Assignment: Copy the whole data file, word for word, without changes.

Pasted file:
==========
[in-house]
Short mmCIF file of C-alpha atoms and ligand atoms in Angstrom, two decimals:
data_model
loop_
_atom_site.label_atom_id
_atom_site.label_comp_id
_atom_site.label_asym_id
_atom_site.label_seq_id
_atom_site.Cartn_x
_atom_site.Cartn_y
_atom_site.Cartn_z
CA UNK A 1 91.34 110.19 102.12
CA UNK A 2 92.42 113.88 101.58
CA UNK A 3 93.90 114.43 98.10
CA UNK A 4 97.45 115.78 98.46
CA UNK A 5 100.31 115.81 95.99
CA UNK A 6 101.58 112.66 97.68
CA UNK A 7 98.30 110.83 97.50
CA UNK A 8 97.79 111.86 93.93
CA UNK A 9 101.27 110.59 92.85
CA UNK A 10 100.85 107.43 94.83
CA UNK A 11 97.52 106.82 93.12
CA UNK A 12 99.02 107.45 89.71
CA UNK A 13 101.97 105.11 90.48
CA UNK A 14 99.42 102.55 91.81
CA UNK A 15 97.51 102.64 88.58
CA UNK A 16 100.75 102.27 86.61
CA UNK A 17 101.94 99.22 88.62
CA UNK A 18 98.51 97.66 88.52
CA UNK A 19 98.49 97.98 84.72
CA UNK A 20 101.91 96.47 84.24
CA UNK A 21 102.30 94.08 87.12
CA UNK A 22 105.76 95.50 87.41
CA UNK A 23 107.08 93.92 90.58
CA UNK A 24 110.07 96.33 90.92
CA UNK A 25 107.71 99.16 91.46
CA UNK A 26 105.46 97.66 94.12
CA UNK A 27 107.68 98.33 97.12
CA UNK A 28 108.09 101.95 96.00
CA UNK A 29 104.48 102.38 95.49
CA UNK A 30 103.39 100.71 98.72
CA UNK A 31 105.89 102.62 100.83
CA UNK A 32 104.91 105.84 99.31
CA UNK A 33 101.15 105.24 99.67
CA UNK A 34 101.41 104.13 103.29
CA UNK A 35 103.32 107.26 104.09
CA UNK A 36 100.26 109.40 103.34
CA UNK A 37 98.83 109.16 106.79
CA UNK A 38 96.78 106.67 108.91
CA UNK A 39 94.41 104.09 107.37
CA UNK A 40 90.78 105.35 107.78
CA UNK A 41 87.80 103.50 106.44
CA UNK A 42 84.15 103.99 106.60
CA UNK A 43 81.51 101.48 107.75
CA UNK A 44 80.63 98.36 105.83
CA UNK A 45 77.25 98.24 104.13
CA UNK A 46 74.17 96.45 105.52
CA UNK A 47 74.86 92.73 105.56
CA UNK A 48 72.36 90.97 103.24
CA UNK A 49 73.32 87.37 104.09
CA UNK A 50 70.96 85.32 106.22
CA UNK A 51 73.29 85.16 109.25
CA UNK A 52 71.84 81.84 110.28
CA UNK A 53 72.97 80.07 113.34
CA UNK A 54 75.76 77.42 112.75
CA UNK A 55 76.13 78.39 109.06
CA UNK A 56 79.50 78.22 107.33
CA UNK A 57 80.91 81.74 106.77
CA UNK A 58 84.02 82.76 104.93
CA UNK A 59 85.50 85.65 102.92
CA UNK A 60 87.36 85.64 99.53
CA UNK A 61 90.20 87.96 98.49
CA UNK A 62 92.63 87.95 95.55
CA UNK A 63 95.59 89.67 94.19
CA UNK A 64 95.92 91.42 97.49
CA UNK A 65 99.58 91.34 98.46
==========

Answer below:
[in-house]
Short mmCIF file of C-alpha atoms and ligand atoms in Angstrom, two decimals:
data_model
loop_
_atom_site.label_atom_id
_atom_site.label_comp_id
_atom_site.label_asym_id
_atom_site.label_seq_id
_atom_site.Cartn_x
_atom_site.Cartn_y
_atom_site.Cartn_z
CA UNK A 1 91.34 110.19 102.12
CA UNK A 2 92.42 113.88 101.58
CA UNK A 3 93.90 114.43 98.10
CA UNK A 4 97.45 115.78 98.46
CA UNK A 5 100.31 115.81 95.99
CA UNK A 6 101.58 112.66 97.68
CA UNK A 7 98.30 110.83 97.50
CA UNK A 8 97.79 111.86 93.93
CA UNK A 9 101.27 110.59 92.85
CA UNK A 10 100.85 107.43 94.83
CA UNK A 11 97.52 106.82 93.12
CA UNK A 12 99.02 107.45 89.71
CA UNK A 13 101.97 105.11 90.48
CA UNK A 14 99.42 102.55 91.81
CA UNK A 15 97.51 102.64 88.58
CA UNK A 16 100.75 102.27 86.61
CA UNK A 17 101.94 99.22 88.62
CA UNK A 18 98.51 97.66 88.52
CA UNK A 19 98.49 97.98 84.72
CA UNK A 20 101.91 96.47 84.24
CA UNK A 21 102.30 94.08 87.12
CA UNK A 22 105.76 95.50 87.41
CA UNK A 23 107.08 93.92 90.58
CA UNK A 24 110.07 96.33 90.92
CA UNK A 25 107.71 99.16 91.46
CA UNK A 26 105.46 97.66 94.12
CA UNK A 27 107.68 98.33 97.12
CA UNK A 28 108.09 101.95 96.00
CA UNK A 29 104.48 102.38 95.49
CA UNK A 30 103.39 100.71 98.72
CA UNK A 31 105.89 102.62 100.83
CA UNK A 32 104.91 105.84 99.31
CA UNK A 33 101.15 105.24 99.67
CA UNK A 34 101.41 104.13 103.29
CA UNK A 35 103.32 107.26 104.09
CA UNK A 36 100.26 109.40 103.34
CA UNK A 37 98.83 109.16 106.79
CA UNK A 38 96.78 106.67 108.91
CA UNK A 39 94.41 104.09 107.37
CA UNK A 40 90.78 105.35 107.78
CA UNK A 41 87.80 103.50 106.44
CA UNK A 42 84.15 103.99 106.60
CA UNK A 43 81.51 101.48 107.75
CA UNK A 44 80.63 98.36 105.83
CA UNK A 45 77.25 98.24 104.13
CA UNK A 46 74.17 96.45 105.52
CA UNK A 47 74.86 92.73 105.56
CA UNK A 48 72.36 90.97 103.24
CA UNK A 49 73.32 87.37 104.09
CA UNK A 50 70.96 85.32 106.22
CA UNK A 51 73.29 85.16 109.25
CA UNK A 52 71.84 81.84 110.28
CA UNK A 53 72.97 80.07 113.34
CA UNK A 54 75.76 77.42 112.75
CA UNK A 55 76.13 78.39 109.06
CA UNK A 56 79.50 78.22 107.33
CA UNK A 57 80.91 81.74 106.77
CA UNK A 58 84.02 82.76 104.93
CA UNK A 59 85.50 85.65 102.92
CA UNK A 60 87.36 85.64 99.53
CA UNK A 61 90.20 87.96 98.49
CA UNK A 62 92.63 87.95 95.55
CA UNK A 63 95.59 89.67 94.19
CA UNK A 64 95.92 91.42 97.49
CA UNK A 65 99.58 91.34 98.46